5. I would agree with you, if I hadn't detected errors in my third pass of 2 drives in the past few years. If I had only done 2 cycles, they would have passed. I know there's a point of diminishing returns with repeated cycles, and someone could argue that 4 cycles caught a failure. But after my experiences, 3 passes are worth the wait in my mind.
  6. Very nice... thanks for posting this update.
  7. He listed the case he's using with the parts list -- HARDIGG CASES 413-665-2163 ... and a quick Google for this case shows they are available on e-bay for exactly what he's listed ($184.23), so I suspect that's where he purchased it. Interesting, because my "quick" Google search came back that 413-665-2163 is the TELEPHONE number for Hardigg. That's why I asked the question. My guess is that is in fact NOT the part number for the actual item, and that the eBay listed it incorrectly. I appreciate your attempt to answer for him, but you of all people should know I do plenty of my own research before I start asking questions. If that is where the OP found the item, the so be it. But I would rather have him tell me, just the same.
  8. More importantly how will he/she move it, wouldn't want that thing sitting in my living room lol. This is no joke. With 24 hard drives in the unRAID server, another server, a rackmount UPS, and the weight of the case, this will weigh a LOT. Why one large case instead of several smaller ones? I would think when going mobile, that would help make it easier to move the whole system. EDIT: Nevermind. The cost on these kind of cases is very prohibitive. Could you provide a link of where you are sourcing yours? I like the idea of a modular setup like this, because it's a completely self contained enterprise quality infrastructure in a half height rack. I will watch this DIY with interest.
  9. That's definitely a proof of concept. The airflow is completely wrong, however. You need the fans to blow across ALL the drives, not hit the first one flat and disperse around the rest. If you follow that layout exactly, you would need to put a fan on the bottom and top, pulling air from the bottom and exhausting out the top. Whatever you decide to do, keep that in mind.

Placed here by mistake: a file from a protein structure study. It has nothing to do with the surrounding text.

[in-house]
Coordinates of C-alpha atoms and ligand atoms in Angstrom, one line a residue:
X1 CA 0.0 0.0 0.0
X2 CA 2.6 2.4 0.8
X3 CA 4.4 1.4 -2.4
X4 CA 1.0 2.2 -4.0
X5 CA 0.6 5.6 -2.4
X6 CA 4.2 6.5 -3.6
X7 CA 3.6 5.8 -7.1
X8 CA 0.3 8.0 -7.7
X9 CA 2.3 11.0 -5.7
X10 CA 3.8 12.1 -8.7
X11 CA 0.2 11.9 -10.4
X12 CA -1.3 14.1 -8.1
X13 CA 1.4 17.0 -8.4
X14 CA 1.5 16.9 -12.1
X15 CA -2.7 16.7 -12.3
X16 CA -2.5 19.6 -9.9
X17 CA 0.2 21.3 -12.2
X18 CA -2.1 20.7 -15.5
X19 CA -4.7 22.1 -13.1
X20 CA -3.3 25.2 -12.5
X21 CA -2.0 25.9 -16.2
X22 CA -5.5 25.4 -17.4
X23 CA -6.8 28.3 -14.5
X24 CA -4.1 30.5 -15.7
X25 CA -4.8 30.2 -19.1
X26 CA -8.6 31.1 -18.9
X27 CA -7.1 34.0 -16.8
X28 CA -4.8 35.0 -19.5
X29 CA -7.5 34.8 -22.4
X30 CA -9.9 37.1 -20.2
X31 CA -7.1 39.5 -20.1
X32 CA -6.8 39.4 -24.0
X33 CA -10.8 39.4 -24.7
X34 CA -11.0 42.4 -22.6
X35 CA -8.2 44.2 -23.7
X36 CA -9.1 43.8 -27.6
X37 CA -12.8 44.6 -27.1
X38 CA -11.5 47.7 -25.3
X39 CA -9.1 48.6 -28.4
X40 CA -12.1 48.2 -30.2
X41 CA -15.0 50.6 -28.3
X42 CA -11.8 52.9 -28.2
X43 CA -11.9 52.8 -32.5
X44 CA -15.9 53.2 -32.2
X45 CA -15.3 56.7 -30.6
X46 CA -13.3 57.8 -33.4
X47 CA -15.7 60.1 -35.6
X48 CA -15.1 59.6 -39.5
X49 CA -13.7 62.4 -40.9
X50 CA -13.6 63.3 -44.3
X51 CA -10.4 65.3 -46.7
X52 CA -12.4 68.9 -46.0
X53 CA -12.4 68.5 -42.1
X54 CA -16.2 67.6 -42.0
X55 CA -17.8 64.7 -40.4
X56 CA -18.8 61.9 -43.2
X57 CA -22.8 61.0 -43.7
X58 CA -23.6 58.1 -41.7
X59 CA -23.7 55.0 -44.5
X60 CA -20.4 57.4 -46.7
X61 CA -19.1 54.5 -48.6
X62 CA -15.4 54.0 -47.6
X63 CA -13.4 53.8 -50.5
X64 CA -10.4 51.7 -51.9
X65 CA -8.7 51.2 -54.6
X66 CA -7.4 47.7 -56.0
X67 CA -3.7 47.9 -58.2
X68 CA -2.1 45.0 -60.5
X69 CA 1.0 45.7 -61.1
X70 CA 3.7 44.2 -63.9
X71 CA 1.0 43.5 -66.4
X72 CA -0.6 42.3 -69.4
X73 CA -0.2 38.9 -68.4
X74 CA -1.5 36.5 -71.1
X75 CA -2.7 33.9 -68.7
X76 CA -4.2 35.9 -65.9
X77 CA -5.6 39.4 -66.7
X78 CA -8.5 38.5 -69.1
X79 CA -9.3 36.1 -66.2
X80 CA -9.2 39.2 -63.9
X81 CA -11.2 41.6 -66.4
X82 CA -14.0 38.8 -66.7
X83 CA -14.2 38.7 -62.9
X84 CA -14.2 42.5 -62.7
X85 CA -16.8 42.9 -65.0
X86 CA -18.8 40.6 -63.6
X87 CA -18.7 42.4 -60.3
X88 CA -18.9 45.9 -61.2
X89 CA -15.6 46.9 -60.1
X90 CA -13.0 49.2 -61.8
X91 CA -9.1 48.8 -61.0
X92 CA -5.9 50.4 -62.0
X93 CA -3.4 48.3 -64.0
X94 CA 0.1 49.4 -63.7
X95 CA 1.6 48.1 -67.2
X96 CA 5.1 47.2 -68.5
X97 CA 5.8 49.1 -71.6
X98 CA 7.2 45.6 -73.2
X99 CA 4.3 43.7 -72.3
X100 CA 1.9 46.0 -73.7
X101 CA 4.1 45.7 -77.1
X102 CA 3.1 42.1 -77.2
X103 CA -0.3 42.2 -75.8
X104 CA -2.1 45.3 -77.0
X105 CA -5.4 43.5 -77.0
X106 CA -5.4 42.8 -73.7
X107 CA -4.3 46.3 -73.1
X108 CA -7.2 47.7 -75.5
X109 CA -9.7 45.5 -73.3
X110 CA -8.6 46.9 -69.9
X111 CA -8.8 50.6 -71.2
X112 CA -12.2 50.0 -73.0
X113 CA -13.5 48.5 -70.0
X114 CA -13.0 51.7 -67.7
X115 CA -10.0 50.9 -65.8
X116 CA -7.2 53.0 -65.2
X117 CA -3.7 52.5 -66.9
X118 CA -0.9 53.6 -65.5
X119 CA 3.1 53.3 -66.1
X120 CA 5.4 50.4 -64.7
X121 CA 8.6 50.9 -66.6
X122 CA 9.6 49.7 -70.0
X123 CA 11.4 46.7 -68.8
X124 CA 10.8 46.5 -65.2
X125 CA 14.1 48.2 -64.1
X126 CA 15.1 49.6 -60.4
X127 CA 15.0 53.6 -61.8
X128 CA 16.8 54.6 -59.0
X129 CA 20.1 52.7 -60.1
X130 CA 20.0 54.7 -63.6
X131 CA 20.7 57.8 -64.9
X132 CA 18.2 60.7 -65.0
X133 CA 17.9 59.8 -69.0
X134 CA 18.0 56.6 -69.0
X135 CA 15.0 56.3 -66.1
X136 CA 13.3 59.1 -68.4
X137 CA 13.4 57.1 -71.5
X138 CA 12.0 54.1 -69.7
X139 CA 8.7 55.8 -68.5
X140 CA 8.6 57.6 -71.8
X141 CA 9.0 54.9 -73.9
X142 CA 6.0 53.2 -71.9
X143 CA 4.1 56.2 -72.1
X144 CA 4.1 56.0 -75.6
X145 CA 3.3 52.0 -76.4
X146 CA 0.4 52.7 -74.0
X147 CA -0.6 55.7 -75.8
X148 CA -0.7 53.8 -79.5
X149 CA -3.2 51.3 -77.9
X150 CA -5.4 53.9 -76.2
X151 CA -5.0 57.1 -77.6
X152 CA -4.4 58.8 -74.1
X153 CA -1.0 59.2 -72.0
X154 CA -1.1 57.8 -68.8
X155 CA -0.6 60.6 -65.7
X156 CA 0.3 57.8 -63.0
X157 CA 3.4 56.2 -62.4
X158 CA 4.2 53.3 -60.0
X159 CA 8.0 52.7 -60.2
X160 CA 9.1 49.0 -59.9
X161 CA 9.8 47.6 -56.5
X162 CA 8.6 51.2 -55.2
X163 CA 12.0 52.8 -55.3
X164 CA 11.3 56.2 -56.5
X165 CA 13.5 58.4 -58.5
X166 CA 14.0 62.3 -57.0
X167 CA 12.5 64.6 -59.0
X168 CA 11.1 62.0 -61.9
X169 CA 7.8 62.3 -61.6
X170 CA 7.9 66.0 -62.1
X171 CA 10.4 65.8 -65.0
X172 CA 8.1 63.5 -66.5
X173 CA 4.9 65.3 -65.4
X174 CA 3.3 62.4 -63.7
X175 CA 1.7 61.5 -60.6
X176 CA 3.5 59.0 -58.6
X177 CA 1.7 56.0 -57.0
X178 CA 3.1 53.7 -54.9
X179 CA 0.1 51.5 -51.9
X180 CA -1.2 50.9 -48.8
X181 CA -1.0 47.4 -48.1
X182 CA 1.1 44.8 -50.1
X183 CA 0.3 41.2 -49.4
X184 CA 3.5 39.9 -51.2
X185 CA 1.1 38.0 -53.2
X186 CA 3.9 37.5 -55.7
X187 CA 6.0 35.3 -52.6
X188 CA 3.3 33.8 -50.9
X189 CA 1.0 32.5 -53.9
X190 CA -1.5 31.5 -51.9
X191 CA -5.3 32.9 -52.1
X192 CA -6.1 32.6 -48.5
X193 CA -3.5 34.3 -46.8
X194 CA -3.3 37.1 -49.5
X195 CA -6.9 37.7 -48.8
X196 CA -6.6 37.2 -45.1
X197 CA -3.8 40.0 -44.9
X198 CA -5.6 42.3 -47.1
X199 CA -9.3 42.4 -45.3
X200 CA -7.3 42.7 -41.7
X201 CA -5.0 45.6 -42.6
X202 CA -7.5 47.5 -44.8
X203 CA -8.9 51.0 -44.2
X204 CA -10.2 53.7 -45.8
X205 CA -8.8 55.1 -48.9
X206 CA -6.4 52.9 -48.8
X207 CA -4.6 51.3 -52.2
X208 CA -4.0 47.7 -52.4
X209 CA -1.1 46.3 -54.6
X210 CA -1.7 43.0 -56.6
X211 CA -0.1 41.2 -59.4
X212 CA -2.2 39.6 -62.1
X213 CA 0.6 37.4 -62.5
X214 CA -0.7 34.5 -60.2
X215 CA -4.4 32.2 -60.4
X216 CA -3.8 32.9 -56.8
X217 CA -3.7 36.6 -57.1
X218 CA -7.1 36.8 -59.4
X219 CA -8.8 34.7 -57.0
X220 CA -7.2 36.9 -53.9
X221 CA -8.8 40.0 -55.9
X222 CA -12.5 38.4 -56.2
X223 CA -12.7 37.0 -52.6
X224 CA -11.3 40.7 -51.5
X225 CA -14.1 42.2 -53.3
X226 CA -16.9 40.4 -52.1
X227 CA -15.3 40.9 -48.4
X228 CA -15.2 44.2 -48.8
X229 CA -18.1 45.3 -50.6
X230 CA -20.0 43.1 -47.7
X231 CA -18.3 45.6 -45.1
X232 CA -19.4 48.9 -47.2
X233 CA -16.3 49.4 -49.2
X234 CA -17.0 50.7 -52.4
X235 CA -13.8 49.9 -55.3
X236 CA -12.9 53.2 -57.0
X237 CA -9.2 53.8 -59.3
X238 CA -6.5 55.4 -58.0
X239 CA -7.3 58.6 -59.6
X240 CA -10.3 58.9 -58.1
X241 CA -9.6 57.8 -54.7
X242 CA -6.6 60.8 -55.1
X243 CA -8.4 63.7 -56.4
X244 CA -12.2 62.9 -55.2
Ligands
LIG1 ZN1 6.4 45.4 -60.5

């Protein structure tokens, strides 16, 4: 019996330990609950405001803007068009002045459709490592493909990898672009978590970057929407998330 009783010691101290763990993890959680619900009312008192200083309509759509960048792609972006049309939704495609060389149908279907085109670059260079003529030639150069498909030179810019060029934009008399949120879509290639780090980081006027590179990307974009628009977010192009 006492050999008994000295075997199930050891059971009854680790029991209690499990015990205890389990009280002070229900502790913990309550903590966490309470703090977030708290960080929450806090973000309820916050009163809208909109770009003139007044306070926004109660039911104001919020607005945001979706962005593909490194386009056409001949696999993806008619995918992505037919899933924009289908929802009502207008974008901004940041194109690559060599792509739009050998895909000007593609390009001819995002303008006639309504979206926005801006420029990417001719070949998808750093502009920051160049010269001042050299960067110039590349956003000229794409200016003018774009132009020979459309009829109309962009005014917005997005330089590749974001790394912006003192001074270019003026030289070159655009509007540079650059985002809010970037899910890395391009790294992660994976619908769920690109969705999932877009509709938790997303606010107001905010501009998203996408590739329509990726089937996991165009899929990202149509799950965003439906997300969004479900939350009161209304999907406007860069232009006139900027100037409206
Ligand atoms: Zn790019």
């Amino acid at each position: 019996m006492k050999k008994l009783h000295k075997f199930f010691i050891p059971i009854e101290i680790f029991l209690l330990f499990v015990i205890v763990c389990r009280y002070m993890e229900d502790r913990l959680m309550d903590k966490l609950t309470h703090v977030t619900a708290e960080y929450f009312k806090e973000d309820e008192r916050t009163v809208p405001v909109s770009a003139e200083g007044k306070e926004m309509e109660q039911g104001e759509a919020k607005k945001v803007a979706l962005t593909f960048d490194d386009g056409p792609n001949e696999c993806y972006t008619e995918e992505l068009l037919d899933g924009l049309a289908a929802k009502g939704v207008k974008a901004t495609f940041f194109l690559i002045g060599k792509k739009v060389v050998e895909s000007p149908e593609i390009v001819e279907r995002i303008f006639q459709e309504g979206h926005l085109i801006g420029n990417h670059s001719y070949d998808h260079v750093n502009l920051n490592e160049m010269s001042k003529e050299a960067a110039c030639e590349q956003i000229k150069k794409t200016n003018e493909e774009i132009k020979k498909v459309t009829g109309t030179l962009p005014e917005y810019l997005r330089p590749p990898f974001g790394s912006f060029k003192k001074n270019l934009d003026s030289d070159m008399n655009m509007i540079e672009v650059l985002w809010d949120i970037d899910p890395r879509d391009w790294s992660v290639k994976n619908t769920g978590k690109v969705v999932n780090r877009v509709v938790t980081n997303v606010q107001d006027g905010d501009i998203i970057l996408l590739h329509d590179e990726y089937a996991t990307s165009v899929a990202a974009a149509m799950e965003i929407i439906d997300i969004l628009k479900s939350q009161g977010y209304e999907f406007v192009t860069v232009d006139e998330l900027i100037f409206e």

10. It IS available in the US, but it is out of stock right now.
  11. I agree. Plus, redundancy would make things more redundant, which is always more durable on dedicated systems.
  12. Love my Coolspins. They are also the drives of choice for Backblaze.
  13. There's something to be said for having some extra power on board if you need it. When the 5TB drives come along and you get that upgrade itch, the drives may be more power hungry than your current drives. Then you'd have to upgrade the PSU as well. Just more food for your brain.
  14. EDIT: Lol... Lainie beat me to it.
  15. I hate cross-posting, but this seems relevant to this discussion as well: Remember that BackBlaze is currently using (2) 760w PSUs for their 45 drive Storage Pods, plus one more OS drive. From the blog post: The specs for their recommended power supply, the Zippy 760w PSM-5670V: This is in a production environment designed for long term storage, where customers will not tolerate a lot of "poof" type failures. They are effectively running twice as many drives as we can on one unRAID installation, on about 1500W worth of PSUs. So dividing their requirements in half effectively cuts it down to one sub 1000w PSU with a beefy 5v rail being sufficient for 20+ drives, the motherboard, and processor. Clearly they avoided the surprisingly 5v hungry WD drives. Based on their recommendations, I would submit that the Zippy 860w PSM-5860V (the bigger brother) could probably handle the job of a 24 drive, non-WD based unRAID server, with a moderate processor.
  16. Yes, you can use the array while it is rebuilding. That's part of the design. I would suggest you not write a lot to the array during the rebuild, as this will slow things down. Plus it always makes me a little nervous.
  17. That is definitely food for thought Jonathan.